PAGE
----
Practice as Seva

by Ellen Arthur.

Why do we practice? What keeps us coming back? The reason we practice anything, whether its yoga, a language, a sport, is so that our knowledge of that thing deepens. Our thirst for understanding propels our desire to practice.

These questions were never something I considered when I first met the mat. It wasn’t so much of a conscious decision to return to practice as it was a deep visceral desire to feel good and to evolve. To feel that through practice I was able to connect to something beyond the bazaar world my mind usually dwelled in. The mind (my mind, your mind) is a tool. We can use it to enhance the way we view the world (Worldview – Santali) or we can use it to destroy and destruct. For a long time I didn’t know I had a choice, I just resigned myself to the fact that I was going to be at the mercy of the mind forever!!

It is an assumption to say, but for the most part, we practice firstly for ourselves. To make ourselves feel more energetically rich, strong, healthy and attuned to the environment around us, making us more connected and conscious of our actions. In order to progress along any path, this step is essential. To feel good within our own skin, to find love for ourselves first.

 

 

Then something magical happens. The lens of our practice starts to shift. We begin to realise that by healing ourselves we inadvertently begin to heal those around us. Our devotion, our discipline, our capacity to feel and engaged from a deeper pool of emotions has a ripple affect. After all… isn’t that why we are here? To be of service to each other and therefore to be of service to the world?

In Yoga we have a word that embodies this concept. This word in Sanskrit is Seva; having an interest in the well-being of others as well as oneself. Service gives us the opportunity to lose the concept of “self” that we have programmed/created so that we can offer our time selflessly to others.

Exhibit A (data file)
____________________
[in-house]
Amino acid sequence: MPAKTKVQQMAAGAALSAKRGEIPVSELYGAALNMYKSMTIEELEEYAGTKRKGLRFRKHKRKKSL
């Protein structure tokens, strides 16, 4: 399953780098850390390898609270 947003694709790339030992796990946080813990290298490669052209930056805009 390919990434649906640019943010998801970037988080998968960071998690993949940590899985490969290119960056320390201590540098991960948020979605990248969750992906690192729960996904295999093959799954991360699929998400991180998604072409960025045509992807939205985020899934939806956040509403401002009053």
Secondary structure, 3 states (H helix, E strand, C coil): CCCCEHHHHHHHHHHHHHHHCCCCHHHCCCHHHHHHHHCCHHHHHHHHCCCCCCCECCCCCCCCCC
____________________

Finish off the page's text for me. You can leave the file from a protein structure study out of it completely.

Serving others is considered a great siddhi, a great power. In order to serve others we must confront very real and impressionable thoughts and ideas that we have about ourselves and the world. Service asks us to renounce our own selfish desires and needs. This can be quite a hurdle to overcome. Through the practice of Seva we are able to see quite clearly where our patterns and conditions arise from. Ultimately the things that we unconsciously repeat, whether they are thoughts, actions or addictions, are the very things that keep us stuck and habitual.

Karma Yoga, meaning deed or action, refers to the law of cause and effect. The idea is that every action leads to a reasonable result – and that everything that happens can be traced back to something done in the past. Actions determine destiny, this is the basis of Karma Yoga. We reap what we sow.

In the Bhagavad Gita, Krishna says that we must work not for our own sake but for the welfare of all. Pointing out that this is the basic law underlying all of creation. That each being must do their part in the grand scheme of life.

Krishna tells Arjuna, “we must perform our duties without attachment to their fruit or outcome. We must act in a selfless spirit, without ego-involvement and without getting entangled in whether things work out the way we want; only then will we not fall into the terrible net of Karma”.

Arjuna asks Krishna, what powers bind us to our selfish ways? Even when we want to act rightly, often we do the wrong thing. What power moves us?
Krishna replies… “Anger and selfish desire are our greatest enemies. They are the destructive powers that can compel us to wander away from our purpose, to end up in self delusion and despair”.

So as you can see, this is not an easy task to undertake when we are confronted by our biggest hurdles and demons in the process of serving others. This is why our practice and what we practice is so essential. Practices that amplify our demons, struggles and our ego will obviously take us further and further down the path of self destruction. Whereas practices that soften us, humble us, connect us to our hearts and challenge us mentally give us strength to walk the path of purpose, the path of Dharma.

To be of service is to ask the questions… When I do something, why do I expect something in return? Why do I think the world owes me? What am I trying to gain by giving to others? What am I trying to fulfil or suppress?

Practice brings self inquiry, and through this we are able to ask the harder, deeper questions. Our capacity to look at our darkness, our greed, without judgement or reaction based on habit, is what allows us to progress and overcome selfish tendencies.

When was the last time you really considered the impact your practice is having on you and the world around you? When was the last time you did something without attachment to individual gain? What would that look like for you? How would that feel? I encourage you to use the science of yoga as a way to deeply connect with your truest nature so that in turn you are able to share and be of service to the world and those around you.

I will leave you with this from Krishna…

“Fulfil all your duties; action is better than inaction. Even to maintain your body Arjuna you are obliged to act. Selfish action imprisons the world. Act selflessly without any thought of personal gain”.

Many blessings to you,
Namaste,
Elle

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